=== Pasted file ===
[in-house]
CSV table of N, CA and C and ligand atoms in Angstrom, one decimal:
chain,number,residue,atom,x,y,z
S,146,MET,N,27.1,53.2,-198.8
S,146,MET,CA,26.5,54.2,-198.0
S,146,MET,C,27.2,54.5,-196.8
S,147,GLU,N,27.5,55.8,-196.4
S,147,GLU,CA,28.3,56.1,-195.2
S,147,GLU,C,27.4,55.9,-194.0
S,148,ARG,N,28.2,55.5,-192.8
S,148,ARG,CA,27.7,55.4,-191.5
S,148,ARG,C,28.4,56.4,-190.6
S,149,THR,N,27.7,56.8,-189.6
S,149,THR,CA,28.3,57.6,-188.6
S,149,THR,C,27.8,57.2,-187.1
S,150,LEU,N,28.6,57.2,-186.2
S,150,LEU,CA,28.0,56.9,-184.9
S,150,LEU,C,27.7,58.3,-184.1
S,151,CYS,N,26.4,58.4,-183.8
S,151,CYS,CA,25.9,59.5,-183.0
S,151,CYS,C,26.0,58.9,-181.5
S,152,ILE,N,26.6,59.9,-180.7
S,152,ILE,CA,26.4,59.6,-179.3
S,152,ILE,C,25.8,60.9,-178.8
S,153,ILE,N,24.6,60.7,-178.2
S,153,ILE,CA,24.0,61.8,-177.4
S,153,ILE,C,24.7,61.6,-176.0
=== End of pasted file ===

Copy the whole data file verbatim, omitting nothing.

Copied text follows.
[in-house]
CSV table of N, CA and C and ligand atoms in Angstrom, one decimal:
chain,number,residue,atom,x,y,z
S,146,MET,N,27.1,53.2,-198.8
S,146,MET,CA,26.5,54.2,-198.0
S,146,MET,C,27.2,54.5,-196.8
S,147,GLU,N,27.5,55.8,-196.4
S,147,GLU,CA,28.3,56.1,-195.2
S,147,GLU,C,27.4,55.9,-194.0
S,148,ARG,N,28.2,55.5,-192.8
S,148,ARG,CA,27.7,55.4,-191.5
S,148,ARG,C,28.4,56.4,-190.6
S,149,THR,N,27.7,56.8,-189.6
S,149,THR,CA,28.3,57.6,-188.6
S,149,THR,C,27.8,57.2,-187.1
S,150,LEU,N,28.6,57.2,-186.2
S,150,LEU,CA,28.0,56.9,-184.9
S,150,LEU,C,27.7,58.3,-184.1
S,151,CYS,N,26.4,58.4,-183.8
S,151,CYS,CA,25.9,59.5,-183.0
S,151,CYS,C,26.0,58.9,-181.5
S,152,ILE,N,26.6,59.9,-180.7
S,152,ILE,CA,26.4,59.6,-179.3
S,152,ILE,C,25.8,60.9,-178.8
S,153,ILE,N,24.6,60.7,-178.2
S,153,ILE,CA,24.0,61.8,-177.4
S,153,ILE,C,24.7,61.6,-176.0